Originally appeared in The Barnes and Noble Review .
The Masque of Africa
If you’re bothered by political incorrectness, discovering that V. S. Naipaul has written a travel book about Africa should have you ready to assume the brace position. It’s like finding out that Norman Mailer left behind an unpublished manuscript detailing his true views on women, or that the elderly Ezra Pound wrote an epic poem about Jewish bankers. According to his erstwhile protégé Paul Theroux, Naipaul once remarked that “Africans need to be kicked” and said their continent is “obscene, fit only for second-rate people.” Anyone who has read his novels and travelogues knows that he despises illiteracy, violence, and above all the failure to bend the knee to literary genius. When Naipaul meets Africa, then, expect a train wreck.
Naipaul’s best and worst work has come from Africa. A Bend in the River, set in Zaire, is among the finest novels ever to emerge from the continent, but Half a Life, set partly in Mozambique, must rank among the most sluggish victory laps by a recent Nobel Laureate. His present book, The Masque of Africa, is Naipaul’s first travel writing since 1998’s Beyond Belief, and it takes on the question of African belief—the fundamental views of the world held by people he meets in Uganda, Ghana, Nigeria, Gabon, and South Africa. For Naipaul the Uganda portion marks a return: he lived and taught there in the 1960s, a catastrophic period portrayed memorably by Theroux in Sir Vidia’s Shadow. He seems to have mellowed considerably since then. Theroux’s Naipaul was called upon to judge a campus literary competition and announced that the entries were so bad that he would award only one prize, called Third Prize. Now Naipaul mostly refrains from insulting his hosts and even singles out one as having “merit” as a poet.
The rest of the travels mark fresh territory, and the result is a surprising mixed success. Naipaul, who was 77 when he finished writing this book last year, will rightly be indicted by cultural policemen for a wide array of strange and firm opinions, often rooted in the usual antiquated view of Africa as a more rural and backward place than it actually is. These objections are predictable and often valid. He mentions his disappointment that the Pygmy forests of Gabon are not the dark, primeval “Hansel and Gretel” forests of his imagination. And his reverence for animal life—particularly cats and dogs, whose conditions he reports literally everywhere he goes—perhaps reflects a Western or Hindu sensibility that makes for a poor way to judge the health of a place like Nigeria or Gabon. More seriously, Naipaul’s implied argument, that traditional African animist beliefs explain the cultural and political currents of the continent, is fundamentally undeveloped, since it takes the form not of an argument but of a series of disconnected episodes. I suppose subtitling your book “Glimpses of African Belief” lets you get away with a lot of impressionistic work on African religion, but still one yearns for a more rigorous test of this idea.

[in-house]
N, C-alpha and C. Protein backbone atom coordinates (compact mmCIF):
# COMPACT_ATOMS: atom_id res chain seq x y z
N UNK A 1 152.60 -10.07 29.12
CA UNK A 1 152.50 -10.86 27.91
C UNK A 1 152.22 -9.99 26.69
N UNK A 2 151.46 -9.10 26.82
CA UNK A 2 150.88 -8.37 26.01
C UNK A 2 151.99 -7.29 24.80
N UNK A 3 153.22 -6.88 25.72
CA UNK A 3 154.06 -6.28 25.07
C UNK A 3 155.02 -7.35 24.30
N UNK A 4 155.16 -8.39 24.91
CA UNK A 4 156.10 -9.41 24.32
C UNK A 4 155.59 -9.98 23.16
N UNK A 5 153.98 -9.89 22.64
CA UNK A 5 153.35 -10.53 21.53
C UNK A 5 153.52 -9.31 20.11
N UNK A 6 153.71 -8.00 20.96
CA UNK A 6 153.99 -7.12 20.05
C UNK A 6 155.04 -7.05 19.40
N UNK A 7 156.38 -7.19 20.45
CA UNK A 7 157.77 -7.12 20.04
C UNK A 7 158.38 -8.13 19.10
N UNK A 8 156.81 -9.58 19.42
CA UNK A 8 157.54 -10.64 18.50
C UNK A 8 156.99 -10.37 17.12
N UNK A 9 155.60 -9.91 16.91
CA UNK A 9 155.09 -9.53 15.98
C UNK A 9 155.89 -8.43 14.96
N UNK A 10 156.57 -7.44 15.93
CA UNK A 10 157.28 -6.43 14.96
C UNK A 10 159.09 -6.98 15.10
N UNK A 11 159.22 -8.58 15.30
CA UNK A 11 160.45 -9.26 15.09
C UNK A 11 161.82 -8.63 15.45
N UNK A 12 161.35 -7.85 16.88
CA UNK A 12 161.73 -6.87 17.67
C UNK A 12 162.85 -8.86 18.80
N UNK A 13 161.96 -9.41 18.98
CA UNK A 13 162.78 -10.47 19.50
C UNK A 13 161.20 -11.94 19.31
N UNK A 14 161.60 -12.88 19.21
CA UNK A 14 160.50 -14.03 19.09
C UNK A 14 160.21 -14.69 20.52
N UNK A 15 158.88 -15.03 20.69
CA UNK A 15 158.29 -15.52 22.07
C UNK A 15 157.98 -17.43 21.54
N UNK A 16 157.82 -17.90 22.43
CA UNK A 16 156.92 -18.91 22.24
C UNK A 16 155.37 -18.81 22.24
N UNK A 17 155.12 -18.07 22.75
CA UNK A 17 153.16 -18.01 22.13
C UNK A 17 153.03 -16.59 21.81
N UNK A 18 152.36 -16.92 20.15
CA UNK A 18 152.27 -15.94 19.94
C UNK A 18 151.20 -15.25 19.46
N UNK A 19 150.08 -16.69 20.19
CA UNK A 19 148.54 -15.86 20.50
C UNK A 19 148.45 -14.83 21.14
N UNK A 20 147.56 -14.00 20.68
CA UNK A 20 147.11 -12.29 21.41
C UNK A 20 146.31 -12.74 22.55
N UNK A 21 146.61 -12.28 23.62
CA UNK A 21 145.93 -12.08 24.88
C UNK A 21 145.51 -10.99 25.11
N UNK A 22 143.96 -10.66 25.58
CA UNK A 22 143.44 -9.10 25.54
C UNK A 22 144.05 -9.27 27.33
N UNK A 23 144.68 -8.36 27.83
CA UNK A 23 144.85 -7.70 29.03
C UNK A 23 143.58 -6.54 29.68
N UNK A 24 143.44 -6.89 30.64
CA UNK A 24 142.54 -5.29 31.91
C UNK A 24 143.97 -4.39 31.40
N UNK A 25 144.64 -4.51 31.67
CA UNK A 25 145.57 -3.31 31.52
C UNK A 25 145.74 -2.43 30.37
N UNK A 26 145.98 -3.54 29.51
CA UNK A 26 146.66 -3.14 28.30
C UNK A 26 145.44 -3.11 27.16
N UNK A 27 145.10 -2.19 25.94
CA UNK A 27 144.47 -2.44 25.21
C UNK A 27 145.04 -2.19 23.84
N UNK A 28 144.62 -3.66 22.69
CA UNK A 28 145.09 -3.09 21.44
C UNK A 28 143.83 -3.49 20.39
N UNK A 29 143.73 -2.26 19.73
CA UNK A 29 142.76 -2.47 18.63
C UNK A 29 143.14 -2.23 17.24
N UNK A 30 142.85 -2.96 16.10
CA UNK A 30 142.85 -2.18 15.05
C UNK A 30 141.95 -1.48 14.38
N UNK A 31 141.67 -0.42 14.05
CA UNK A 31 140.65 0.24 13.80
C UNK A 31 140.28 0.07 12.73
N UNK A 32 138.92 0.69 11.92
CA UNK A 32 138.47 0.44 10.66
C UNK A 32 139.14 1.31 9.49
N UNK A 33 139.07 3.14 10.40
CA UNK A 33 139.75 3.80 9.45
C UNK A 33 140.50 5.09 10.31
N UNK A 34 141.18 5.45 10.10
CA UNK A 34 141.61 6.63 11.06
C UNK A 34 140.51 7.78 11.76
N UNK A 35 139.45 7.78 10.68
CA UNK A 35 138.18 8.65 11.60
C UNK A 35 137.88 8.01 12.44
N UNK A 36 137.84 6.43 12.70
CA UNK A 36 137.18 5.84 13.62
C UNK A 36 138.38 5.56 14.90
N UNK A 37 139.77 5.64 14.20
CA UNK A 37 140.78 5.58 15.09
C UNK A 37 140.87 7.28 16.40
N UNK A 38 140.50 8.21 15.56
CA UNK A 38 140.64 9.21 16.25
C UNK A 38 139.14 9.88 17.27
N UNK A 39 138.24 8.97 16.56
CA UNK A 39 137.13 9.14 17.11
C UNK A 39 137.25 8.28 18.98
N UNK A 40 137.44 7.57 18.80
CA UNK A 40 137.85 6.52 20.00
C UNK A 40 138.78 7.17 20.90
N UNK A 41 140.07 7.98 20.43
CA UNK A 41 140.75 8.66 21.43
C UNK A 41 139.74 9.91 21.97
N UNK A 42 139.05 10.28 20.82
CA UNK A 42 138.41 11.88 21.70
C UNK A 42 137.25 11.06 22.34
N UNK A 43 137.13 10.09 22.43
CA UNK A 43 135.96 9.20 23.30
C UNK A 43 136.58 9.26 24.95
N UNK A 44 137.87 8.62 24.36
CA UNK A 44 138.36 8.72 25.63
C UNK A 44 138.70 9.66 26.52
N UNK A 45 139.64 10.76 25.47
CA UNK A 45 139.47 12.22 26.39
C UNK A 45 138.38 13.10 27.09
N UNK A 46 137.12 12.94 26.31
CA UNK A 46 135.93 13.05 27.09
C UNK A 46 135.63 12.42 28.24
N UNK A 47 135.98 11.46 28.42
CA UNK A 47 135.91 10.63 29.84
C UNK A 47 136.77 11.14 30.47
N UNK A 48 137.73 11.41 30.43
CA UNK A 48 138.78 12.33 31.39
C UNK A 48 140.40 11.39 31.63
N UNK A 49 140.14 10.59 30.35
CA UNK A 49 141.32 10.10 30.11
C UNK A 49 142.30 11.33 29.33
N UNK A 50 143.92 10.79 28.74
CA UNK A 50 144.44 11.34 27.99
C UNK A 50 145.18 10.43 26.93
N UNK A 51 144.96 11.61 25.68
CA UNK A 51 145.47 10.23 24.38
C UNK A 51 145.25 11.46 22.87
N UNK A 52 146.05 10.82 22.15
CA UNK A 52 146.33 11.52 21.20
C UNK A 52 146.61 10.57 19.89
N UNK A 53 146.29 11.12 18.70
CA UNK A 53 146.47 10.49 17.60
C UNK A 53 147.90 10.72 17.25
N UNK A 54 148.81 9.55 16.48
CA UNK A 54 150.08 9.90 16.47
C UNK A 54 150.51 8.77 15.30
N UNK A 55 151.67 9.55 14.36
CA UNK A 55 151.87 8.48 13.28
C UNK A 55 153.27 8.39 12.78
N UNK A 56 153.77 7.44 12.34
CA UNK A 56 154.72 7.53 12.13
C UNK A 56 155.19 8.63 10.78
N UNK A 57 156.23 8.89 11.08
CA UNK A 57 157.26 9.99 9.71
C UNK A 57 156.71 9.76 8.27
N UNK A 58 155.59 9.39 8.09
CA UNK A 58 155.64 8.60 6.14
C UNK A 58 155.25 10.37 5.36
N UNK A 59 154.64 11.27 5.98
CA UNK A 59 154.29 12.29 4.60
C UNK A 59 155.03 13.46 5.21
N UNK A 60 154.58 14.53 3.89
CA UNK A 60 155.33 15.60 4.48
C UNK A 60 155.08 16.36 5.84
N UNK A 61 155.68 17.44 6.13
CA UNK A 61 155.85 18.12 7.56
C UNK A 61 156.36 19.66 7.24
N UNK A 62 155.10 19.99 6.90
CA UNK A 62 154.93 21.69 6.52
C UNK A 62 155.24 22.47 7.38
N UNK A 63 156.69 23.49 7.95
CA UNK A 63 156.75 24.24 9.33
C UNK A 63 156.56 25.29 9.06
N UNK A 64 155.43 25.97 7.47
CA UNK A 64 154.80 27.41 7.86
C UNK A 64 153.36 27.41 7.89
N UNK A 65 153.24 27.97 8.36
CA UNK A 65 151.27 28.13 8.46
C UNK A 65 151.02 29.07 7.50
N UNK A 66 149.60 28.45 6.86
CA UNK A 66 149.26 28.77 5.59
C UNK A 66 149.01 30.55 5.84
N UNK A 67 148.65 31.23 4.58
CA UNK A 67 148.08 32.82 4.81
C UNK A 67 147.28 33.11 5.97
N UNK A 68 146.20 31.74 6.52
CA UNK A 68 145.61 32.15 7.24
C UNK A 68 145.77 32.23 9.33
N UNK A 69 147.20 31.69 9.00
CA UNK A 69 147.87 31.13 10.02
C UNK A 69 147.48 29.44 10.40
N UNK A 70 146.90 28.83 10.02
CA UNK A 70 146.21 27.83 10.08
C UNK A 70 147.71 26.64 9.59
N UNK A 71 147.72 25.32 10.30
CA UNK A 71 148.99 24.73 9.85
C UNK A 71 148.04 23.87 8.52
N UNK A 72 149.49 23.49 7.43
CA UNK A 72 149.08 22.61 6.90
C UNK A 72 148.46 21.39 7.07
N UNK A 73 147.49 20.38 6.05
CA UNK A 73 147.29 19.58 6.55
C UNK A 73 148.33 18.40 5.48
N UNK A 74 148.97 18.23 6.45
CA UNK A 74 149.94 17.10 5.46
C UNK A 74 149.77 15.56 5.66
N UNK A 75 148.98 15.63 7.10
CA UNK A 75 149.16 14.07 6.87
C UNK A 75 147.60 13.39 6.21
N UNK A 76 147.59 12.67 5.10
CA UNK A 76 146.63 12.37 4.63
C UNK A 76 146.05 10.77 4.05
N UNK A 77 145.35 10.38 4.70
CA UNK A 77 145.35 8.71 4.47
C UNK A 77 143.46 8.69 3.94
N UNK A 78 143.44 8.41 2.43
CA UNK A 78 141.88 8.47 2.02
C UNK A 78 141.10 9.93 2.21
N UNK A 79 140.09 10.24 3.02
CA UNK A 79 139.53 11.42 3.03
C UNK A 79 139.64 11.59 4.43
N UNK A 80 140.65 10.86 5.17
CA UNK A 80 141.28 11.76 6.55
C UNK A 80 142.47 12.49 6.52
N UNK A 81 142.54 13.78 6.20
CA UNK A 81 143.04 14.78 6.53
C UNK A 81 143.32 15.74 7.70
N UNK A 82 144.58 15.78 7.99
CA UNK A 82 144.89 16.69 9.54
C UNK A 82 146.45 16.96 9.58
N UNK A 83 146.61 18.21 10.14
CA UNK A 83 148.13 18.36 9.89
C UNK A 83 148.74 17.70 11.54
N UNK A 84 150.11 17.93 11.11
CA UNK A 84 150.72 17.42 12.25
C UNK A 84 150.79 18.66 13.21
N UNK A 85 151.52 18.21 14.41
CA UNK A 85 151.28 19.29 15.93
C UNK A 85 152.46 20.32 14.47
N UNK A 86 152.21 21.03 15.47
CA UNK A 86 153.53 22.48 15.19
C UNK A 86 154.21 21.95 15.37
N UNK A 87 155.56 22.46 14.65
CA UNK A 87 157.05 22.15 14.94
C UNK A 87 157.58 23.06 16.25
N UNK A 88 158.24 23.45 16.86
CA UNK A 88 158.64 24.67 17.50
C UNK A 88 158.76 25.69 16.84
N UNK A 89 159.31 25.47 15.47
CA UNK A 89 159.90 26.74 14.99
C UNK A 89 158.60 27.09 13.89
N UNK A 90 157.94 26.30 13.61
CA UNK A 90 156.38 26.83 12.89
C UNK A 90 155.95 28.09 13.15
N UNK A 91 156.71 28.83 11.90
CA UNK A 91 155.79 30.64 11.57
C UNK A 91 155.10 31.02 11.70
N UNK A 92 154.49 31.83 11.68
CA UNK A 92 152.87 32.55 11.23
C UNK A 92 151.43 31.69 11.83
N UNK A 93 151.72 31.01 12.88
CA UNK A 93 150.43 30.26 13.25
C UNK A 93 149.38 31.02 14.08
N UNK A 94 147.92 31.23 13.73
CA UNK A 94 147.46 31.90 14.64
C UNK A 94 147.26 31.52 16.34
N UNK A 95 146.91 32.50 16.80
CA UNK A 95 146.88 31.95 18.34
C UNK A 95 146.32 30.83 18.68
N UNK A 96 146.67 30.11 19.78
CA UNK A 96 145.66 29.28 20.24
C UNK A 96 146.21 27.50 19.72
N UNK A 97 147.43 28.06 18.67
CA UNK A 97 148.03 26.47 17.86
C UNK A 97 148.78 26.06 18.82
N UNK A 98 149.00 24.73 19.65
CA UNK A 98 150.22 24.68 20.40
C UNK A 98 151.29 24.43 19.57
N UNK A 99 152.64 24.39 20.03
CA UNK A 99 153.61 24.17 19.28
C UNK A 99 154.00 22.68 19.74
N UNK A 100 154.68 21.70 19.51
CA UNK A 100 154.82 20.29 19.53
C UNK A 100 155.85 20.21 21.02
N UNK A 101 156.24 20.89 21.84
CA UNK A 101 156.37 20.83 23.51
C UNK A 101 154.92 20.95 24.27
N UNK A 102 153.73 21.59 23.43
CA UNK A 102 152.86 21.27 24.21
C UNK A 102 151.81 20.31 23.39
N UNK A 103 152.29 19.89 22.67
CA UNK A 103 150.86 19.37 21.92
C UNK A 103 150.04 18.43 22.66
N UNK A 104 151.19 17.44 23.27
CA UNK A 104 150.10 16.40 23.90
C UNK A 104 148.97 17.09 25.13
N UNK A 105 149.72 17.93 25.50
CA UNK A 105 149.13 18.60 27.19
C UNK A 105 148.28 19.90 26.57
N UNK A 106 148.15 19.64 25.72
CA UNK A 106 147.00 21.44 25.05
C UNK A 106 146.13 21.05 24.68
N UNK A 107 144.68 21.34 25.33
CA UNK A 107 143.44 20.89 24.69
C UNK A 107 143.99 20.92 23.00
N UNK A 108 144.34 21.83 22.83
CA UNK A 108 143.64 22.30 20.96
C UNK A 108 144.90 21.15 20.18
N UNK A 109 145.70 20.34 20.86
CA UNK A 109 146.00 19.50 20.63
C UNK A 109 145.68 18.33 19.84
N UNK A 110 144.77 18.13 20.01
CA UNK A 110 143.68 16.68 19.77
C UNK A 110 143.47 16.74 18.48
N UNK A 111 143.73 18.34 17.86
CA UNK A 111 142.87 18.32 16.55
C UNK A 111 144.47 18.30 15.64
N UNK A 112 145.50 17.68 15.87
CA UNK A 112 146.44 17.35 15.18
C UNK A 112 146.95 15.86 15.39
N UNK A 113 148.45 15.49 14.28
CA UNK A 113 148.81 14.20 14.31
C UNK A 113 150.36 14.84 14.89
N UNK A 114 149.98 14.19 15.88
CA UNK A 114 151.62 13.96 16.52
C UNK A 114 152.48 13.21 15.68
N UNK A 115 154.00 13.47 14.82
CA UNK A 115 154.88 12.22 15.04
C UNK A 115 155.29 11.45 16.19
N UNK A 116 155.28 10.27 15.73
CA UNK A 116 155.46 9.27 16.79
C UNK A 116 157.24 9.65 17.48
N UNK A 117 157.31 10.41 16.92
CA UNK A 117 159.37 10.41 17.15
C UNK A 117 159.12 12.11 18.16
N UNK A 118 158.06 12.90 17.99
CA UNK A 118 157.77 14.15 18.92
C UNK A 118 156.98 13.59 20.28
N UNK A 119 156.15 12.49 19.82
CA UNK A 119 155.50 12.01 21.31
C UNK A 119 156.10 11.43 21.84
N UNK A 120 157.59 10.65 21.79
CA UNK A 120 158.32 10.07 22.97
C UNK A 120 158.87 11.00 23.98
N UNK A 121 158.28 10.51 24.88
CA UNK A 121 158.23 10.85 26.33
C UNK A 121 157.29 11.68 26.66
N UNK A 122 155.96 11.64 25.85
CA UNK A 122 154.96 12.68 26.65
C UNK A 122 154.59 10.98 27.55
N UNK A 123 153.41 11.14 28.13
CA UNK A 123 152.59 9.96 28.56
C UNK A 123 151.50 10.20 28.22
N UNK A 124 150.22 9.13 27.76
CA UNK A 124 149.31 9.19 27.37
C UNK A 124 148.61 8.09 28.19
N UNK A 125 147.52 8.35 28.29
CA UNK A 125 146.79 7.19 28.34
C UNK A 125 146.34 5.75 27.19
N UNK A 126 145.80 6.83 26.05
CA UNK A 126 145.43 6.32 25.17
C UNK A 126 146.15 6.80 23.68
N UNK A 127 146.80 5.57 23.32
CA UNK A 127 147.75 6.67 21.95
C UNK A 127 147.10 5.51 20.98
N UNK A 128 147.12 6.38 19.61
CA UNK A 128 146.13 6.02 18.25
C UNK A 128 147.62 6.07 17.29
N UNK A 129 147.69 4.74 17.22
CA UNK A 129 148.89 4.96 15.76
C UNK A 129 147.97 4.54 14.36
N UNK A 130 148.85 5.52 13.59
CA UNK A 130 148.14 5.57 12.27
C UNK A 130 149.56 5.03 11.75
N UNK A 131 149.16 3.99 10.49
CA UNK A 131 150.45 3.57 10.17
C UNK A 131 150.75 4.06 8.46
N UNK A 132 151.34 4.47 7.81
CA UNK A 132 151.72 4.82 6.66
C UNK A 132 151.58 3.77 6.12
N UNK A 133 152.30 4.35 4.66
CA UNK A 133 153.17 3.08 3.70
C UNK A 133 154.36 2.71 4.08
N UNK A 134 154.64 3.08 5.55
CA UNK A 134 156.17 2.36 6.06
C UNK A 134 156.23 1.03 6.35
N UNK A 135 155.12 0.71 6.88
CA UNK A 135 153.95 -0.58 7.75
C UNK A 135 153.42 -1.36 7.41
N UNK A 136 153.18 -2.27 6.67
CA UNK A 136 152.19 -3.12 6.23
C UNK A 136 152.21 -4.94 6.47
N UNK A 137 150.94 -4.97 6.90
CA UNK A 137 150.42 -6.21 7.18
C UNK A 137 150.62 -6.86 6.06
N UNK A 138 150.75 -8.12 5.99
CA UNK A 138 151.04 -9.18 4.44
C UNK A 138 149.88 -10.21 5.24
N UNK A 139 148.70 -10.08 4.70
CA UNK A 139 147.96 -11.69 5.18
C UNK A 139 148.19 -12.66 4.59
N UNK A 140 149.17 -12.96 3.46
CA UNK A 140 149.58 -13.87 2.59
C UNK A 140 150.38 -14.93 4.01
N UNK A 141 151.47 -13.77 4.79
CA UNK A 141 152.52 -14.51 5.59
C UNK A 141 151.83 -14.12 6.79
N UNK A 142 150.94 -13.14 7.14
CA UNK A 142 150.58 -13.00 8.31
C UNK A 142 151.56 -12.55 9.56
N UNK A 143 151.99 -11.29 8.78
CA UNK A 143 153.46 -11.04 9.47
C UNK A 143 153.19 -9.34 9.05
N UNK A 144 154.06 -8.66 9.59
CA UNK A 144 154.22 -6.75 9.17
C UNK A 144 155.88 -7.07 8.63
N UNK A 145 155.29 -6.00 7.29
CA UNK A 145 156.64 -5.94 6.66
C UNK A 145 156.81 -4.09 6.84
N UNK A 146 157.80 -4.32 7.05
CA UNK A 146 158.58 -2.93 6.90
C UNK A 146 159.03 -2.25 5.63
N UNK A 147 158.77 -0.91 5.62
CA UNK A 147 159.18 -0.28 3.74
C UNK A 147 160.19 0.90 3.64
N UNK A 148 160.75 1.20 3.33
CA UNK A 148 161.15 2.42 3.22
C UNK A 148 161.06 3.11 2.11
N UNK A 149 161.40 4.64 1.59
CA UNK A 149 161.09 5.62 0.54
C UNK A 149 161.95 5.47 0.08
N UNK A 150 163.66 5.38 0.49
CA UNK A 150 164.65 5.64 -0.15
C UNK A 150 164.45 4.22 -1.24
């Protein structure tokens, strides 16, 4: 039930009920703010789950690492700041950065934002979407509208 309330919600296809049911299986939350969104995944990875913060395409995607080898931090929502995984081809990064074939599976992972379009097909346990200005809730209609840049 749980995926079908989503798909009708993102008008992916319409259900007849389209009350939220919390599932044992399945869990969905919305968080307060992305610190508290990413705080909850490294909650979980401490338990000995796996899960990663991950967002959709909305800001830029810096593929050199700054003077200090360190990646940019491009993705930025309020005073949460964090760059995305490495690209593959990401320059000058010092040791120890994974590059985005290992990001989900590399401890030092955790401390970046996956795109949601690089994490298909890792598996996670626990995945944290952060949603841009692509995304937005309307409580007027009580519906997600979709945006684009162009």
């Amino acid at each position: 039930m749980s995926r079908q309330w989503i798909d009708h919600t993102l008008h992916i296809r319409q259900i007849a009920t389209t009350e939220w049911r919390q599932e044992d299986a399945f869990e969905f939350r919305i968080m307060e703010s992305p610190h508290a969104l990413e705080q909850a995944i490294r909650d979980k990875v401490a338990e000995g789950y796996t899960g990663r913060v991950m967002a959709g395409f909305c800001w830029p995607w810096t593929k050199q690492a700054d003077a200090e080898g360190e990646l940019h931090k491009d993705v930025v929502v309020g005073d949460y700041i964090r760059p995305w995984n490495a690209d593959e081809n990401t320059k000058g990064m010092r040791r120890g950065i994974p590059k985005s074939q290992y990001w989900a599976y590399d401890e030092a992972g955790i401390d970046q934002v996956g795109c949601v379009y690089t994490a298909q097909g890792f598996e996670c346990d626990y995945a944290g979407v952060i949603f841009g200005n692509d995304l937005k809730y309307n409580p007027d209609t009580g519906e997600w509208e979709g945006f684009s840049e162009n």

That said, what surprises is the overall vigor and attention that Naipaul applies to the task of traveling to a range of African destinations and interrogating people about what they think about the world. Naipaul has approached it seriously, returning not only to the early texts on the region (such as the memoirs of John Hanning Speke and Mungo Park) but also to other sources that might guide him in understanding how illiterate civilizations reacted to conquest by literate ones. Naipaul adduces the passage from Tacitus about the Germanic tribes’ unwillingness to build temples and shrines, since they refused to insult their gods by imprisoning them in structures. The comparison is a rich one, and it is one of several moments when Naipaul shows that he is at least being more original than the critics who accuse him of what is at root the same political incorrectness so gloriously flaunted in his Islam books.
One might even go further. Ultimately The Masque of Africa‘s most serious flaw is not denigration of Africans, but rather a kind of resigned impartiality toward them. Naipaul shakes his head repeatedly at the problem of the persistence of culture in illiterate societies, but he seems resigned to the fact of the illiteracy rather than willing to embrace the nonliterate cultural systems that do exist. He allows his subjects to speak, sometimes at great length and in direct quotation, about their views of, say, the supernatural, the spirits of trees, the role of magic in everyday life. Compare Naipaul’s results to those of Edward E. Evans-Pritchard, for example, in Witchcraft, Oracles, and Magic Among the Azande, and one sees that these systems are rich in ways Naipaul does not convey, and manage also to be internally consistent. To find political correctness, one still has to look for a politician, and to find insight about Africa, one is still best served by looking for an anthropologist.